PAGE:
I still expect the law to be upheld completely (I’d put the odds of that at just over fifty percent, maybe 55% or something), but if the mandate falls (along with the guaranteed issue and community rating provisions) a lot of the key goals of health reform would still be able to go into effect ss long as the state-based insurance exchanges and the Medicaid expansion are able to survive SCOTUS scrutiny. In that event, what we’ll essentially be left with is universal coverage for poor and lower middle-class people but further difficulties for everybody else at the middle-income levels; still, the exchanges and federal subsidies to buy insurance would at least help to disengage us from the employer-based coverage model we have now, and that alone is worth applauding.

Onto the OP: Yes, I think that it’s safe to say that the Pubs did an excellent job at demonizing health reform in the eyes of the general public, but a lot of that was facilitated by the Dems’ stupidity. I’ve said it before, but seriously, it was a fuckin’ boneheaded decision to not have the bulk of the ACA kick in until FOUR FUCKING YEARS after the bill actually passed. Maybe they thought that the public would instantly warm up to it, or that the GOP would eventually stop its health reform witch hunt, but in any case the law should have been fully rolled out within the first year or two of its passage in order to garner up public support. People would’ve realized the benefits immediately and (probably) would’ve loved the law, but instead all they’ve had up until now is the GOP screaming into their ears about some hypothetical future reality in which health reform has turned the US into communist Russia or something.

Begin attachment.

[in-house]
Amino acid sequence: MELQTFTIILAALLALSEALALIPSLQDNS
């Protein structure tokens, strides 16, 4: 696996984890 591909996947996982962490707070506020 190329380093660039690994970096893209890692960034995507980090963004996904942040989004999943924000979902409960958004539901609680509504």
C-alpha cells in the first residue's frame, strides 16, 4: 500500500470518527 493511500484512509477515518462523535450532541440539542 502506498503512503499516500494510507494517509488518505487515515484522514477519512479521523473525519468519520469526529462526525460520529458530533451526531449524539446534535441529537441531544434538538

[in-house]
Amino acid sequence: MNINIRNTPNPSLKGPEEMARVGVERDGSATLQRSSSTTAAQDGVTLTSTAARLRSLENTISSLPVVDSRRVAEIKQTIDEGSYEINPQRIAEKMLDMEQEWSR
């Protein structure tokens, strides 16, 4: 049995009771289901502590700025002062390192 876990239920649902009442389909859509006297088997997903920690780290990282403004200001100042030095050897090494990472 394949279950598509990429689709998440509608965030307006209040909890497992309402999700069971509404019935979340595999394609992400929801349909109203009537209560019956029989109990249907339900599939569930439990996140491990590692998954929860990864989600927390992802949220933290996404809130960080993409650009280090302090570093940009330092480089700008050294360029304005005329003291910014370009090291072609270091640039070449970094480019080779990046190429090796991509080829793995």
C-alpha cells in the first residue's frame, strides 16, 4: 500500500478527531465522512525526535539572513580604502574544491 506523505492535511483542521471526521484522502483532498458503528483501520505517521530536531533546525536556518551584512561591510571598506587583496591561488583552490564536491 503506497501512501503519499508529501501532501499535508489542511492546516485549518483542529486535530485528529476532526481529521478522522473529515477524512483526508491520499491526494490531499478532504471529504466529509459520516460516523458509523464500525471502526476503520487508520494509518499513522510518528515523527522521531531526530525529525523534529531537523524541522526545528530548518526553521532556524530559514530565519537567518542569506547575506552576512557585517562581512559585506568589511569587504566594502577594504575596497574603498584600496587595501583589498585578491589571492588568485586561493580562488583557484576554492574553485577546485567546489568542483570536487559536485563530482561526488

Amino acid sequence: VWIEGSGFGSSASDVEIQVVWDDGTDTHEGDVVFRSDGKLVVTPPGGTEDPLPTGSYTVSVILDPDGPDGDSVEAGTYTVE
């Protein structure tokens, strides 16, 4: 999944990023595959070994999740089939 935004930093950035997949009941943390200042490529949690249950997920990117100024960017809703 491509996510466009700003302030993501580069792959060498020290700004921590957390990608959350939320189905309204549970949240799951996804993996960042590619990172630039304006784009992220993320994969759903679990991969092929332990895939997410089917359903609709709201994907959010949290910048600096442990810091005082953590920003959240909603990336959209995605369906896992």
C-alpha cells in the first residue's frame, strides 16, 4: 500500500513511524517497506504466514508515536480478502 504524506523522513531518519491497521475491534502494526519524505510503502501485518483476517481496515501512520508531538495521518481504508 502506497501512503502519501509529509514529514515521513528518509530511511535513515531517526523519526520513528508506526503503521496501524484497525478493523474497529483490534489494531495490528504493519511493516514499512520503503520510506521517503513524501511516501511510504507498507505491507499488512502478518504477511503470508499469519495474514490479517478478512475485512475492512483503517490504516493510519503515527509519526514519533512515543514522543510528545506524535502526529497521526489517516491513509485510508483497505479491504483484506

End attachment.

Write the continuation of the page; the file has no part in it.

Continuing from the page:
If the law survives SCOTUS review and is allowed to be completely implemented, it’ll likely go down as one of the most popular pieces of legislation in history. If not…well, state-by-state reform is going to be the way forward for the foreseeable future. The problem with that, though, is that most states don’t want to touch health reform.

Is this a serious question? :stuck_out_tongue: